We hope that this update finds you well – healthy, and taking care of yourselves, your families, and your communities and institutions. These challenging times have certainly reminded us how critical our work is as rabbis.
Since we initially distributed funeral guidelines in late March, medical experts and public-health officials have learned much, and societal norms in combating COVID-19 have evolved. Logistical concerns, knowledge of the disease, and outlooks on the duration of this crisis have changed – and so this document serves as an update of resources, best practices, and realities “on the ground.” Some of it simply may be a report of what is happening, so that our prior guidelines were not the “last word,” as so much has changed.
Once again, we emphasize that while we consulted with rabbinic colleagues of various streams of Judaism, as well as funeral directors and public-health experts, this document is not intended as p’sak halachah, nor does it claim to be expert medical directive (as colleagues’ circumstances and individual considerations may vary widely). Also, though the funeral directors intend to be in conversation with us as the situation develops, we know that circumstances and knowledge can rapidly change in this fluid, uncertain environment. Nonetheless, we hope this document helps as a guide to serving families and individuals in this crisis.
Funeral and Shiva Practices:
The vast majority of services are being held graveside (though some directors have allowed chapel services with distancing between attendees, with decontamination after use of the chapel). All services are strictly limited to ten (10) attendees, including the funeral director and the clergy. Masks, social distancing between households, and similar precautions must be respected.
- Some clergy have opted to officiate by Zoom, FaceTime, or other remote means, and families are also joining via these platforms. Other clergy have been physically present, though with all precautions of social distancing, masks, etc.
- Often for a funeral, the mechanics of burial as fulfillment of the mitzvah of k’vod ha-met is completed quickly, and then afterward, services and eulogies are gatherings on Zoom.
- Similarly, gatherings for shiva have been almost exclusively on Zoom.
- Ribbons for kriyah are given by directors to the families, who pin them on themselves and tear them themselves, while the clergy can help with the liturgy, from a distance.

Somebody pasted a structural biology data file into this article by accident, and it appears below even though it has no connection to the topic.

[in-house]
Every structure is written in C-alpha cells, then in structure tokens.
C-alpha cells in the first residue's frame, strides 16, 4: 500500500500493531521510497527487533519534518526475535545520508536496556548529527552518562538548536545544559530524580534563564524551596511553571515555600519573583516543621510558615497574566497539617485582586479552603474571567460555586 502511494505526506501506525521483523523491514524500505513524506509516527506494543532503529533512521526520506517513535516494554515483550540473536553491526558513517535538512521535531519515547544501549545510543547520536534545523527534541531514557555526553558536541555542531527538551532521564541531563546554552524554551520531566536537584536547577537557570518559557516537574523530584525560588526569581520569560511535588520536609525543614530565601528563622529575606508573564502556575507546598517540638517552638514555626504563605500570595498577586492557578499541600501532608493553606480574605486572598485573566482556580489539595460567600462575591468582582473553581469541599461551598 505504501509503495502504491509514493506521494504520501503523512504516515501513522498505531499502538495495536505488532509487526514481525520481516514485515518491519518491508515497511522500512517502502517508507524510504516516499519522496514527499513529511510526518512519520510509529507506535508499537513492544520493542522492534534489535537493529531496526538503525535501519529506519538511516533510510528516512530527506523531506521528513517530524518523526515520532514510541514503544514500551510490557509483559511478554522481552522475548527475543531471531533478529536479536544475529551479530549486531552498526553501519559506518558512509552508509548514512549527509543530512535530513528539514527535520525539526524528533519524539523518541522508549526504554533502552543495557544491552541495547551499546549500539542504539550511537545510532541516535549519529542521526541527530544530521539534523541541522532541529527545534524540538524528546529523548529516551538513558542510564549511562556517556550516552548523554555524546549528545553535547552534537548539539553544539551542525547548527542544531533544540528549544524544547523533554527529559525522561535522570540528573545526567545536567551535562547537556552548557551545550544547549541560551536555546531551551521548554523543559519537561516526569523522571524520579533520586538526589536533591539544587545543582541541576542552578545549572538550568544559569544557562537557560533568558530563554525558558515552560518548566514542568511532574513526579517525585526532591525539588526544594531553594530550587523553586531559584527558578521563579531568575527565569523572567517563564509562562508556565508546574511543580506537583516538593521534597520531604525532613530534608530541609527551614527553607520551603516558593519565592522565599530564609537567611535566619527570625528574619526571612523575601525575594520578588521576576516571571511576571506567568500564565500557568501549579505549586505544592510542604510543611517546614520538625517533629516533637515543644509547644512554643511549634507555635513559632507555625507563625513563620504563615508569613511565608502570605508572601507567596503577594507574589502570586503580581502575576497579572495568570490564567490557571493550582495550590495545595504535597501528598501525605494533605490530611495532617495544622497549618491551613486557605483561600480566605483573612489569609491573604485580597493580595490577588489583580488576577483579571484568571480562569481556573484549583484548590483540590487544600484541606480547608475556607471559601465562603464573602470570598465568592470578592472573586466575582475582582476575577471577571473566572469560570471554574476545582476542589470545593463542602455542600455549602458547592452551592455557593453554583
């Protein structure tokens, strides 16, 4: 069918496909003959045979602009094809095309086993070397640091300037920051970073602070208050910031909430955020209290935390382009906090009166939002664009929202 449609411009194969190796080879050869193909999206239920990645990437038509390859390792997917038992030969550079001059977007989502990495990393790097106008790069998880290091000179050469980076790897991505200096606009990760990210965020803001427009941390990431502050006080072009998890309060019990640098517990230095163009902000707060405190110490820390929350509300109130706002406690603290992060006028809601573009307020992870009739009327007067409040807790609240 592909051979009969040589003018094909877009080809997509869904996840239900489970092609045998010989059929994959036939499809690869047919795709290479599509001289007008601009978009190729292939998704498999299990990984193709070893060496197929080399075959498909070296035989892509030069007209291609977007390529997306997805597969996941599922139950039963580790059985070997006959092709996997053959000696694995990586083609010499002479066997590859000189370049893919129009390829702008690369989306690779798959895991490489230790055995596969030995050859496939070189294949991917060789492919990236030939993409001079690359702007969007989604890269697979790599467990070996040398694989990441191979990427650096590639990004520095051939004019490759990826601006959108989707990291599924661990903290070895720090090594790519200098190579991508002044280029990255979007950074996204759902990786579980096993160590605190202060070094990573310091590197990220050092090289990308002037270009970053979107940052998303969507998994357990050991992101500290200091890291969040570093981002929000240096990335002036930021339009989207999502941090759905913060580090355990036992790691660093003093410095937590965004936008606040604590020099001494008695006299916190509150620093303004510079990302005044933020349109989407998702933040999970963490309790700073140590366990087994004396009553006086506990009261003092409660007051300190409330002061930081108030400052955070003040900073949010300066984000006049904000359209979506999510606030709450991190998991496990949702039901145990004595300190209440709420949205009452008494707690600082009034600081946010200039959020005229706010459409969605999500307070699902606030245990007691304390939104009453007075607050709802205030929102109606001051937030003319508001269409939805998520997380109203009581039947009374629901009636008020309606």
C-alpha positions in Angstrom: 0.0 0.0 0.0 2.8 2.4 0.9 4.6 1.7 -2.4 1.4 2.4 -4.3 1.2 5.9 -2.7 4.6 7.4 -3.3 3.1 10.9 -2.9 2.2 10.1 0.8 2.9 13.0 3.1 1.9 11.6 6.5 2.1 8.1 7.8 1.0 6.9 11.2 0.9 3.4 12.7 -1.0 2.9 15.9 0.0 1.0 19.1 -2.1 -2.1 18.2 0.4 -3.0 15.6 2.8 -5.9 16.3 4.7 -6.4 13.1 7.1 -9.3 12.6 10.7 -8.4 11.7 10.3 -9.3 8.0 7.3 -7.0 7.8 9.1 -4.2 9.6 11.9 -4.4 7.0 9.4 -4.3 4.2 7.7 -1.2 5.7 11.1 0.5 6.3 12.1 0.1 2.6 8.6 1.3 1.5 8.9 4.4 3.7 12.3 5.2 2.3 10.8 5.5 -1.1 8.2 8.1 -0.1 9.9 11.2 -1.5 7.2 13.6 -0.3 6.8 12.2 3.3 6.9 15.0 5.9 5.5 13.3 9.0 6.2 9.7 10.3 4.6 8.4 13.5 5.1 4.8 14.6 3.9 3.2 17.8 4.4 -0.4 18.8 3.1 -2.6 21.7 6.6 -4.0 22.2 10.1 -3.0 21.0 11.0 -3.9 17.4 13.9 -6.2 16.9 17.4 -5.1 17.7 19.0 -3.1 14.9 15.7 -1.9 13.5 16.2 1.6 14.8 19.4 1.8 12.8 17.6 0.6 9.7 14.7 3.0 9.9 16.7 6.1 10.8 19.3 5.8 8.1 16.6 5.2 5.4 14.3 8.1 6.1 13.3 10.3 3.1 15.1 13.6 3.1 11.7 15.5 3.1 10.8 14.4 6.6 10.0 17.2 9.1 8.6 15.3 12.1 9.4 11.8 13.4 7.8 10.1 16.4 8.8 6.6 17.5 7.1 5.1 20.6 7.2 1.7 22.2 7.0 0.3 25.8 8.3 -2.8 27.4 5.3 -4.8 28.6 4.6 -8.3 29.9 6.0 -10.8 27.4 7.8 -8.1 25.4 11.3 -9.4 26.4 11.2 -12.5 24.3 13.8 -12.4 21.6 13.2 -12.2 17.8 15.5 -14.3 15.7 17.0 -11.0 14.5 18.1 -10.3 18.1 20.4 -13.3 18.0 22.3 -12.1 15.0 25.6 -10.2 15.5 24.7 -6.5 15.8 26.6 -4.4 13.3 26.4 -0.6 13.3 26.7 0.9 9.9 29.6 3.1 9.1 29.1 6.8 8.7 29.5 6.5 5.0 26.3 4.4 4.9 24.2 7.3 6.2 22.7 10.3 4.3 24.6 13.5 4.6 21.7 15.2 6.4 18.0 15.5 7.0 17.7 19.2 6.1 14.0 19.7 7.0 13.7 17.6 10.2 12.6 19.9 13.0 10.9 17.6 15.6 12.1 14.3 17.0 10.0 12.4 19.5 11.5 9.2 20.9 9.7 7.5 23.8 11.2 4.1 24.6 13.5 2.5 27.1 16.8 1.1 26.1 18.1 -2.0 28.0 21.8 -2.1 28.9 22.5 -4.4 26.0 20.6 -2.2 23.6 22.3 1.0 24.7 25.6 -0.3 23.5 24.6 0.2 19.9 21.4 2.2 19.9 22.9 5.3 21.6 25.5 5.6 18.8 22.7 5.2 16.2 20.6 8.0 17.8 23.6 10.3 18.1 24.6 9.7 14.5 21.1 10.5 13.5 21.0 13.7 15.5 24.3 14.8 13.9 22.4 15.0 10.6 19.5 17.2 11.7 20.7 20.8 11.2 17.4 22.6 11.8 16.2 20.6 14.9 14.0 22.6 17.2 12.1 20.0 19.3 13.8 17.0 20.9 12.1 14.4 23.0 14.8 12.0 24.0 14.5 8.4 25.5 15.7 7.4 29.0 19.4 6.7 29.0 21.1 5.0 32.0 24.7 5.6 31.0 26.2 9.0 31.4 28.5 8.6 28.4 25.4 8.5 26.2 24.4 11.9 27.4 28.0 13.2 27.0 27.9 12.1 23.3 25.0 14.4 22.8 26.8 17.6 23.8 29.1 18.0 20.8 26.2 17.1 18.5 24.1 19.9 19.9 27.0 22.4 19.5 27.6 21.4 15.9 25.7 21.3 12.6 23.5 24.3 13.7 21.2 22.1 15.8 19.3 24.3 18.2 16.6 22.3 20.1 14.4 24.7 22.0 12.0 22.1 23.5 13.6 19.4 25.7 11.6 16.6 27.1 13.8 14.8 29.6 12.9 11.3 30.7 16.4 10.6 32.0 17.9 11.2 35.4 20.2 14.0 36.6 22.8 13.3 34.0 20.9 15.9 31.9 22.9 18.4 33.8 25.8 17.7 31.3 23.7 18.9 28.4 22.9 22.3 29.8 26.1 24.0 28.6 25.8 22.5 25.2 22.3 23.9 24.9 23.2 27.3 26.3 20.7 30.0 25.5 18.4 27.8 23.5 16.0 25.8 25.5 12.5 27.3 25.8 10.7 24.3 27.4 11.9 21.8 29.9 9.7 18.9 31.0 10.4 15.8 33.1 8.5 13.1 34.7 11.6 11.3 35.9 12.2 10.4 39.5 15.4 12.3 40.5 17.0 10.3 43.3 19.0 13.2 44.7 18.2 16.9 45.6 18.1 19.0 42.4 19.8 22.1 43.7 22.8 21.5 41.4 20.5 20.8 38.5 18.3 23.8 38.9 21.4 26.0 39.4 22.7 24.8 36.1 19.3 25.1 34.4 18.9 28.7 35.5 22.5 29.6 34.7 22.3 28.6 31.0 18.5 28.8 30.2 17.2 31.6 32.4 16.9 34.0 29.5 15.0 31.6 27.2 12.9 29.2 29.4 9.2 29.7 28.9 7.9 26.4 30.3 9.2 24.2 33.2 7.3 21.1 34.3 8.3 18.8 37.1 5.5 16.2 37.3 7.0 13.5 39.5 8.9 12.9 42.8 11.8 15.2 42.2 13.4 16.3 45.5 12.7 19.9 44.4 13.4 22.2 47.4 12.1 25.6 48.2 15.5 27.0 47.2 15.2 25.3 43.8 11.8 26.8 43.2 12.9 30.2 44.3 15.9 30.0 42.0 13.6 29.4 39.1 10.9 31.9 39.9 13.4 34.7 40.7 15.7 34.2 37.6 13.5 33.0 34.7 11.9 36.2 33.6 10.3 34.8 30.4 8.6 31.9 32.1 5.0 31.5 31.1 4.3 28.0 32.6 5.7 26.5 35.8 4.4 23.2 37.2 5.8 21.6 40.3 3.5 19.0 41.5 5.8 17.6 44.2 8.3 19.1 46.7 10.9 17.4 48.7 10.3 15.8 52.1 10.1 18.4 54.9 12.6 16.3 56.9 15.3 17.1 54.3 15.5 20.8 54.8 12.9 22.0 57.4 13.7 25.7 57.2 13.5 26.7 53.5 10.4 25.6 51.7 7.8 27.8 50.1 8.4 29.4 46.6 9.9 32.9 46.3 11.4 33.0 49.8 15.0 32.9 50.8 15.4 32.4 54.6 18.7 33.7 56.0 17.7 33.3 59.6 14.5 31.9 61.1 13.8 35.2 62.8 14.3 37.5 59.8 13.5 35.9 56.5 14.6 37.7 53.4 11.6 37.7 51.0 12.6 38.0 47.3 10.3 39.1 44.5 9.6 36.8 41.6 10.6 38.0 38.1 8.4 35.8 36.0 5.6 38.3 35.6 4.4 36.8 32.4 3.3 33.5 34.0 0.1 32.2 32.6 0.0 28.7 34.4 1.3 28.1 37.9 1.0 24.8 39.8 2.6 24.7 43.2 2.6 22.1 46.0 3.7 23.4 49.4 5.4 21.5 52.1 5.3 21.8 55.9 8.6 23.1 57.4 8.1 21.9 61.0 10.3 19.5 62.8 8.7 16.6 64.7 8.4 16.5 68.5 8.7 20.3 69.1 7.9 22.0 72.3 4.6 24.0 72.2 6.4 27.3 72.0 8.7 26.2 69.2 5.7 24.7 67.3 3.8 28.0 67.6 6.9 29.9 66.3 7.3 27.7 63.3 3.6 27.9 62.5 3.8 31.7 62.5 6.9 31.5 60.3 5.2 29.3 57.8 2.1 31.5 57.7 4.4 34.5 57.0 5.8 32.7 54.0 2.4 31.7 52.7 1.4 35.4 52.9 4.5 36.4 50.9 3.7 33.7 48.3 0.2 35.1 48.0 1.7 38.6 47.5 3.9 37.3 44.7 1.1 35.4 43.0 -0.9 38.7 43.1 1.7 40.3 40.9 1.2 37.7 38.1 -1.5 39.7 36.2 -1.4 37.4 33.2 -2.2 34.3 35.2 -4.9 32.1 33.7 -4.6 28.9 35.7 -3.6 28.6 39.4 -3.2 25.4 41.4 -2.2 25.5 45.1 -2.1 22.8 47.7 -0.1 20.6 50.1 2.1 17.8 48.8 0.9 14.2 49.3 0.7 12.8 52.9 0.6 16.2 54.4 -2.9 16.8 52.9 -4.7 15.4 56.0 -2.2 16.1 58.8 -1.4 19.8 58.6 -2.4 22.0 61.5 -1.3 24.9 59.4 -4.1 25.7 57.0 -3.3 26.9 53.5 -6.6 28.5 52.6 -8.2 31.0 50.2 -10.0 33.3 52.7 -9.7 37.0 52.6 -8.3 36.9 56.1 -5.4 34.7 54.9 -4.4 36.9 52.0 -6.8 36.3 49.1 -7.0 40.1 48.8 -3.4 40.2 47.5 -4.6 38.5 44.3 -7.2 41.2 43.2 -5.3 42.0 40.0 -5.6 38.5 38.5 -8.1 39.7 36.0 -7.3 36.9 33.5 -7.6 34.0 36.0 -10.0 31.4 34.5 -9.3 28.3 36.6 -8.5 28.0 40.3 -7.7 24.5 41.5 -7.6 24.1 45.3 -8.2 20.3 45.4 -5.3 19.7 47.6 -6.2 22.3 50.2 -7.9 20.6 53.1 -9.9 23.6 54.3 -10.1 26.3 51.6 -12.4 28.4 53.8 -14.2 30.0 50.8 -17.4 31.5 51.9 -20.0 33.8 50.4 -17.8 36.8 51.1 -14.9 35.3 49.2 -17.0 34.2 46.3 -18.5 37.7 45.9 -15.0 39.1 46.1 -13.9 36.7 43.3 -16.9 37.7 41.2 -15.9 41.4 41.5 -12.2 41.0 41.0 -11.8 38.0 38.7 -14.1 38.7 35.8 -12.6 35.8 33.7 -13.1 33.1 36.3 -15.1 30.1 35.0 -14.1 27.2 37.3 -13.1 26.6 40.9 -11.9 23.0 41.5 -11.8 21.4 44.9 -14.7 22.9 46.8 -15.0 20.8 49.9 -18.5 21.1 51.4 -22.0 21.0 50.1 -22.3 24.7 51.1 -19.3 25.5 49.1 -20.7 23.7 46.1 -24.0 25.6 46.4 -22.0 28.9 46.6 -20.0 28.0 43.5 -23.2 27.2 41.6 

- Placing earth is mostly symbolic, as the filling of a grave requires people exerting themselves in close proximity to one another for some time. Families have brought plastic cups or used their hands to place earth, to avoid passing shovels or trowels.
- Given concerns over safety of the chevra kaddisha volunteers, many funeral homes have temporarily suspended or limited taharah and shmirah. Specific practices vary, given individual considerations of the facility layout at funeral homes (such as separate entrances and isolated rooms for taharah), availability of PPE, etc.
- Jewish tradition dictates concern for the living chevra kaddisha volunteers over that of the dead body (pikuach nefesh). In many cases, typical, long-standing volunteers are in vulnerable groups. Some funeral homes have designated staff to be shomrim or a one-person chevra kaddisha.
- State regulations dictate that for deceased individuals who were COVID-19 cases (confirmed and in some cases suspected), the sealed body containment cannot be re-opened. In such cases, prayers can be said as the body is placed in the aron, with the tallit pre-placed and then draped and/or tachrichin placed above the body. Such minimal practices allow for a measure of k’vod ha-met while sustaining the state health regulations and preserving health considerations for the living.
- Health-care workers have been heroic, compassionate, and accommodating in arranging FaceTime vidui or other end-of-life family gatherings, in cases where (due to facility policies in effect forbidding visitors, or due to the suspicion or confirmed diagnosis of COVID-19, the goses is alone). These are heart-breaking cases, but such gatherings have given some measure of comfort to families and dying loved ones. Our colleague Rabbi Tsurah August has written about pastoral strategies for being present from afar; her counsel can be found here.
- We imagine that unveilings will take on new meaning and importance, when circumstances allow gathering at the kever of a loved one.
It has also been brought to our attention that striving to find ways to honor the tradition to some extent is advisable, as well. If we abandon all efforts to follow Jewish guidelines in the name of the health crisis, then this may inadvertently lead our people concerned about fulfilling their obligations to eschew all precautions. We must balance these considerations.
That said, we embrace the often-heroic and selfless efforts of colleagues to honor our traditions, while taking precautions for ourselves, and promoting communal efforts to stem the spread of the coronavirus pandemic. This moment is certainly sha’at ha-d’chak, and we hope this update will aid individual rabbis as we interpret Jewish tradition and balance health concerns appropriately.
Rabbis Annie Lewis and Eric Yanoff
Co-Presidents, Board of Rabbis of Greater Philadelphia